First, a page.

Hindustan Times (Patna) - - NATION - HT Cor­re­spon­dent Umesh Raghu­van­shi

MUM­BAI: A day af­ter Vi­jay San­gelkar bru­tally at­tacked a char­tered ac­coun­tancy stu­dent at Dadar mis­tak­ing her for his wife, he was full of re­morse.

But the 35-year-old was sorry merely for the mis­taken iden­tity, not for his orig­i­nal in­tent.

San­gelkar, the po­lice said, was un­happy that he could not kill his wife as he had planned.

On Mon­day, Sonal S La­pashiya, a stu­dent of char­tered ac­coun­tancy, was walking to a bus stop at 9am when the farmer at­tacked her with a sickle in full pub­lic view. Only when the vic­tim’s scarf fell off her face did he re­alise she wasn’t his wife.

On Tues­day, a lo­cal court re­manded San­gelkar to po­lice cus­tody till Fri­day. His wife told the po­lice that she sus­pected him of hav­ing an il­licit af­fair.

San­gelkar, a na­tive of Sawant­wadi in Konkan, and Vaishali got mar­ried in 2007 but their re­la­tion­ship soured within a year. “Many peo­ple, in­clud­ing the po­lice, tried to help them rec­on­cile, but to no avail,” said DCP Dat­ta­tray Kar­ale.

Vaishali lodged a com­plaint of ha­rass­ment in 2009 against San­gelkar and his fam­ily. “San­gelkar was an­gry as he had to shell out money for the court pro­ceed­ings,” said Kar­ale.

On Sun­day, San­gelkar came to Mum­bai and bought a sickle in And­heri. He then met Vaishali, who lives with her mother in Nal­la­sopara, but could not muster the courage to kill her in front of their four-year-old son.

He then asked her to ac­com­pany him to Dadar to talk, as Nal­la­sopara sta­tion was crowded. Vaishali boarded the ladies com­part­ment, but changed her mind and got off the train.

San­gelkar again con­vinced her to meet him at Dadar the next day. But on Mon­day, he at­tacked La­pashiya, mis­tak­ing her for Vaishali. Sus­pect­ing his in­tent, Vaishali had not gone to Dadar sta­tion on Mon­day. AME­THI: Congress gen­eral sec­re­tary Rahul Gandhi steered clear of the Gu­jarat polls and quota in pro­mo­tion bill on Tues­day, choos­ing in­stead to be the nav­i­ga­tor in his par­lia­men­tary con­stituency for Jammu and Kash­mir CM Omar Ab­dul­lah.

Gandhi was in the pas­sen­ger seat while Ab­dul­lah drove around Ame­thi vil­lages, where the two lead­ers spent more than six hours in­ter­act­ing with women of self-help groups (SHGs) and lo­cals.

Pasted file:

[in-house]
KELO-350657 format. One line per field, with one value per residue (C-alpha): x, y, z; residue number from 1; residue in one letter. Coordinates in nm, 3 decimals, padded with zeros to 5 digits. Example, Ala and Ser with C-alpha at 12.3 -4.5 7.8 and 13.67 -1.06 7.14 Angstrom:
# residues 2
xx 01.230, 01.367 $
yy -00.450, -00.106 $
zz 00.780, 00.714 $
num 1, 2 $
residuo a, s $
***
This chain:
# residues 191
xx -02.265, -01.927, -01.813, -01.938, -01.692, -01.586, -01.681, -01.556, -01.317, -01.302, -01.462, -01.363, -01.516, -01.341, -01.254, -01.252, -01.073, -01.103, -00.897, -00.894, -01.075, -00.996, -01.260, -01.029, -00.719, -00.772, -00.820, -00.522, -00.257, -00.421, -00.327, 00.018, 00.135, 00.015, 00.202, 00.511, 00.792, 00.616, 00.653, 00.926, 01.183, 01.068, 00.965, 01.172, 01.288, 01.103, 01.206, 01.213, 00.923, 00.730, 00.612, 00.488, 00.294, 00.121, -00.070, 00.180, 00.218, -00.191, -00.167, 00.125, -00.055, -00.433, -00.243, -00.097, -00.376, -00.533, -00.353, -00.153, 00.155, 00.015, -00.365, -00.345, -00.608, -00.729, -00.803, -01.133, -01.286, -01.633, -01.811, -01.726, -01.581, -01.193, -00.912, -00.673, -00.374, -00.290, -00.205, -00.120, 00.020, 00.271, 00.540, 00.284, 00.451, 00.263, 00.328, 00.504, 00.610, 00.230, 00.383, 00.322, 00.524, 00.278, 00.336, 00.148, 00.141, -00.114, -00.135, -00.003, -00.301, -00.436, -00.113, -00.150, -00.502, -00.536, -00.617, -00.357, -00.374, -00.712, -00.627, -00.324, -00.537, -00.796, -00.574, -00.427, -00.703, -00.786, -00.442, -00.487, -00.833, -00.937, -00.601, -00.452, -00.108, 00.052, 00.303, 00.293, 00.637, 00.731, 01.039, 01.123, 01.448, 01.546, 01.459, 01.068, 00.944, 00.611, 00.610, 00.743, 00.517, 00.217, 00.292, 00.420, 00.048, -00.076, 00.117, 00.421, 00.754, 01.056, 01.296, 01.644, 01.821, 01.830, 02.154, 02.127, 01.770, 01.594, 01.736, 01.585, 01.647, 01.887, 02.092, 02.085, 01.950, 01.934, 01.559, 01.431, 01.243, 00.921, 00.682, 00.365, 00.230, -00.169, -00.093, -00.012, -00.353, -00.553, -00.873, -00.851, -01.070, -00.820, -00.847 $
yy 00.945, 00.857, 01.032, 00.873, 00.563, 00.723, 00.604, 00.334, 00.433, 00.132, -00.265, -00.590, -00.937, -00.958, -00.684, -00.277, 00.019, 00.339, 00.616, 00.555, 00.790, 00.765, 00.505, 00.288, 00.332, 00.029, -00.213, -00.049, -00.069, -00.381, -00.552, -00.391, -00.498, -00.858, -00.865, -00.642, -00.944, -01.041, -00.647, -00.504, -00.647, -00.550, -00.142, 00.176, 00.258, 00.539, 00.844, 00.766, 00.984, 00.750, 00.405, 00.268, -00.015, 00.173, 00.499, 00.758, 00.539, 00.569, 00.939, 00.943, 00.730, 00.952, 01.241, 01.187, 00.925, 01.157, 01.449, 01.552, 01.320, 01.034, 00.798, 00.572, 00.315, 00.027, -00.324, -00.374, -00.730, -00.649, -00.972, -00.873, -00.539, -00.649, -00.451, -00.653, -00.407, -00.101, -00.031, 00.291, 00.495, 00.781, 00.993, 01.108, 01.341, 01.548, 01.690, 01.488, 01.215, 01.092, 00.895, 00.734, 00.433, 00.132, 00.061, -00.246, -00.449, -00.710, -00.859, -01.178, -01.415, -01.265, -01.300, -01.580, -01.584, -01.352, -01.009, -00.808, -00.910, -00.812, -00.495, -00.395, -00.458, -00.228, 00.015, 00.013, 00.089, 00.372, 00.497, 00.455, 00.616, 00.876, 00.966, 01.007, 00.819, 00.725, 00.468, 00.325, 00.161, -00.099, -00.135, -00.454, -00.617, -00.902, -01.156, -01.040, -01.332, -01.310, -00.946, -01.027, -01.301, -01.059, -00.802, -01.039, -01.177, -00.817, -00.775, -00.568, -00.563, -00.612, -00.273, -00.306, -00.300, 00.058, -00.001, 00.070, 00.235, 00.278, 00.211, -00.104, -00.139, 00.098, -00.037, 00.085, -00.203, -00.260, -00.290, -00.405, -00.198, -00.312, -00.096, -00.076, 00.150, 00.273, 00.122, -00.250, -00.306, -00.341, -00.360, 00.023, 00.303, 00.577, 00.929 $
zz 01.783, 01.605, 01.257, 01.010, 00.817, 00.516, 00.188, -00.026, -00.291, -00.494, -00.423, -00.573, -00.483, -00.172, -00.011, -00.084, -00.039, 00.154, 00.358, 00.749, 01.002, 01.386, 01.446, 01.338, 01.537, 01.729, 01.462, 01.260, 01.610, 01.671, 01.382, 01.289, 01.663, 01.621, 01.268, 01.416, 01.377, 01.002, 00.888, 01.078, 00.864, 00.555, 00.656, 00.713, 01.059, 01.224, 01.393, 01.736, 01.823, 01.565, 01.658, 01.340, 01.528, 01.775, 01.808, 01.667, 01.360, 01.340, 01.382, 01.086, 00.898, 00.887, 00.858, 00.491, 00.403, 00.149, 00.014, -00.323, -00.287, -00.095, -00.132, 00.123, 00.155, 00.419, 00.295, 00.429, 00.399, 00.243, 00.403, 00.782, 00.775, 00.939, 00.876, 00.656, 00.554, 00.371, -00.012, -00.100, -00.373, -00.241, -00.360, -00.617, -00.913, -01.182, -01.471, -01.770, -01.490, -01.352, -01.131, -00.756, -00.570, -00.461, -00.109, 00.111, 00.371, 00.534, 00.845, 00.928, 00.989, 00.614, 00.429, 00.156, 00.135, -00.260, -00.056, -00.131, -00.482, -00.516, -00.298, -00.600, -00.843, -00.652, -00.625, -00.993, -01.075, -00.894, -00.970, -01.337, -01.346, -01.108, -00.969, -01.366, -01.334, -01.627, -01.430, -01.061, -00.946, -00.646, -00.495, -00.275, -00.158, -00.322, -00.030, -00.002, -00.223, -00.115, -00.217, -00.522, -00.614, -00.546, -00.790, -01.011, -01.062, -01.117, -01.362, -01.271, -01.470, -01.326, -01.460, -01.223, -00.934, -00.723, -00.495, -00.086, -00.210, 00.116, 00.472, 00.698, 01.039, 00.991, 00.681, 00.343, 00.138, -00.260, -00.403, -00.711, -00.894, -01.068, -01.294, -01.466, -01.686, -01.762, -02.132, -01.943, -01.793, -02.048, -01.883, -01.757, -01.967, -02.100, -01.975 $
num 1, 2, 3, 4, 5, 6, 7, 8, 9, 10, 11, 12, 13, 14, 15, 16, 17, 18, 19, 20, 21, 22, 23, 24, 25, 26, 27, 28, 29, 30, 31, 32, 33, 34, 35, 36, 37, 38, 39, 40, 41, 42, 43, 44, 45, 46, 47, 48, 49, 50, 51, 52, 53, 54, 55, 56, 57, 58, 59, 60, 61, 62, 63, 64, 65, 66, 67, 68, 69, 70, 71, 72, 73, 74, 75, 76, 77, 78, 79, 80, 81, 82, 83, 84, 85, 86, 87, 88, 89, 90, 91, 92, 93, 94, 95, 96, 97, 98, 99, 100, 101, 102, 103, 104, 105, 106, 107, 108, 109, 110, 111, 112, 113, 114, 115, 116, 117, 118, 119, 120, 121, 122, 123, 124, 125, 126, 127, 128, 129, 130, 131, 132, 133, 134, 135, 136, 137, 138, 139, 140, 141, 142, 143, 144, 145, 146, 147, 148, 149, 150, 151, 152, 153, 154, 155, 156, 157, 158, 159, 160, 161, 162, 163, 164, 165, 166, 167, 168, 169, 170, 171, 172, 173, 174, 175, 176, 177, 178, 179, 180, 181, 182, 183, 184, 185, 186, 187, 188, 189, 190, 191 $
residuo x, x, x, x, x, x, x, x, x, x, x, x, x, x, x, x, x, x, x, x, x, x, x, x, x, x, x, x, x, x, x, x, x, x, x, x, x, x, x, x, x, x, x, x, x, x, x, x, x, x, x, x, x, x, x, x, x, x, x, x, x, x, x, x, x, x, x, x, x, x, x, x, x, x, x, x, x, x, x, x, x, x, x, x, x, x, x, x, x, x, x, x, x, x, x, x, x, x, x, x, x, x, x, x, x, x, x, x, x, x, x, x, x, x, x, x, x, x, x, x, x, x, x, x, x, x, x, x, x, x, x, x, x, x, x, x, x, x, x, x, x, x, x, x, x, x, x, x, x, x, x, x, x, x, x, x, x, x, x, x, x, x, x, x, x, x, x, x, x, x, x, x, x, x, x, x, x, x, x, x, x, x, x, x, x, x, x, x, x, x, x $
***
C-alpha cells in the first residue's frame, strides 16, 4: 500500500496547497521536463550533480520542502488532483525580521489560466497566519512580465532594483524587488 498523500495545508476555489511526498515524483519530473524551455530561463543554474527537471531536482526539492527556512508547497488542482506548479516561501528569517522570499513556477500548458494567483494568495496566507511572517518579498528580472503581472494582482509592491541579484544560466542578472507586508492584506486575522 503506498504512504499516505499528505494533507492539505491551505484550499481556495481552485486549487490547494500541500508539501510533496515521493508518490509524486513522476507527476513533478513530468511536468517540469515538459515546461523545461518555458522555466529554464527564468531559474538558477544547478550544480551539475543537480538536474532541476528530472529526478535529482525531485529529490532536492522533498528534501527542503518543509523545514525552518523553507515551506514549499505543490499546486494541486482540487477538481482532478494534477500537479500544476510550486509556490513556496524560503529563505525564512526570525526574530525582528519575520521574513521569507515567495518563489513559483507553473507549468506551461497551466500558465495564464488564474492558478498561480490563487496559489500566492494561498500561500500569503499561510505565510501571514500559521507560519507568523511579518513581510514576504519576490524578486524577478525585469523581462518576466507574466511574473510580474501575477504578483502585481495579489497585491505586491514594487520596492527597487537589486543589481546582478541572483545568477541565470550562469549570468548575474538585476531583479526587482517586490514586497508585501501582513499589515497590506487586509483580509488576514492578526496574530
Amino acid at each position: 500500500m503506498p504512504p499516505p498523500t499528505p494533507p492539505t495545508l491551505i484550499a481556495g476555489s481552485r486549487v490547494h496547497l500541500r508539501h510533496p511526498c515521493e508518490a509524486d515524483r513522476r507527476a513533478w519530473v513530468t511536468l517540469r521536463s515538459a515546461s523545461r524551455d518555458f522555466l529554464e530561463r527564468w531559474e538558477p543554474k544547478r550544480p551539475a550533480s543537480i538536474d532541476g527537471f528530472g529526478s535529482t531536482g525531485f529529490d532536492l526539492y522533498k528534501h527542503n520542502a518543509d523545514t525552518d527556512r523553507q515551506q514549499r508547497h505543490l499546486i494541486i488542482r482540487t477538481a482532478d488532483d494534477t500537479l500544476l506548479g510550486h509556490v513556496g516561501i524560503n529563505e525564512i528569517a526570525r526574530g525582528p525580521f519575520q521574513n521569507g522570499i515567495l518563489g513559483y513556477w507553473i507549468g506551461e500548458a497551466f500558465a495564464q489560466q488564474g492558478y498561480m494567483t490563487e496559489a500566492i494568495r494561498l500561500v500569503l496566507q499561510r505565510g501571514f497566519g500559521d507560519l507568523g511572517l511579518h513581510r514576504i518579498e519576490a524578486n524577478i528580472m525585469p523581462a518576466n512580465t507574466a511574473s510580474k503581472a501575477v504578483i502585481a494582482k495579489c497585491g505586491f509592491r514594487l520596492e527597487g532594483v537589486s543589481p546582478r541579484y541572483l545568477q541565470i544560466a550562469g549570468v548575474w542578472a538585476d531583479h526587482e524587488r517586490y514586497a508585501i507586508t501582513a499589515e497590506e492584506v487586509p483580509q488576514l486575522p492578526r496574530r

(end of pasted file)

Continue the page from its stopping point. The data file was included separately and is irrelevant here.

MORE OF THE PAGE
On exit polls favour­ing the BJP in Gu­jarat, Gandhi ap­peared un­fazed and said, “Let’s see what hap­pens.” Asked about quota in pro­mo­tions, the Ame­thi MP said he would speak only about the devel­op­ment in his con­stituency.

Gandhi gave Ab­dul­lah a feel of the work­ing of SHGs es­tab­lished to em­power women at the grass­roots. A group of women from Kashim­pur vil­lage got an in­vi­ta­tion from Ab­dul­lah to visit Jammu and Kash­mir to help set up SHGs.

“Do shake hands with him. You have to help him when you go there,” Gandhi told the women, as he in­tro­duced them to Ab­dul­lah.

An elated Sita Bharati, who heads an SHG in Kashim­pur, said, “We will go there soon to help the women.”

Ab­dul­lah said fol­low­ing the pan­chayat elec­tions in his state, he had been look­ing for devel­op­ment models to make women self-suf­fi­cient.

“Rahul Gandhi has im­ple­mented schemes for up­lift of women in his con­stituency. We will repli­cate some of th­ese schemes in Jammu and Kash­mir,” he said.

Ab­dul­lah was not shielded from nig­gling is­sues. At Gird­hari Ka Purwa vil­lage, lo­cal Ram Lal’s house served as the venue for Gandhi, Ab­dul­lah and se­nior Congress leader Sai­fud­din Soz to in­ter­act with the pub­lic.

“Do you have a ra­tion card? Do you have a job card un­der ru­ral job scheme? Do you get power?” Gandhi asked Lal, who replied he was not get­ting work de­spite hav­ing a job card. Vil­lagers also told Gandhi about prob­lem ar­eas in devel­op­ment schemes.


Congress gen­eral sec­re­tary Rahul Gandhi with J&K chief min­is­ter Omar Ab­dul­lah dur­ing the lat­ter’s visit to Ame­thi, on Tues­day.

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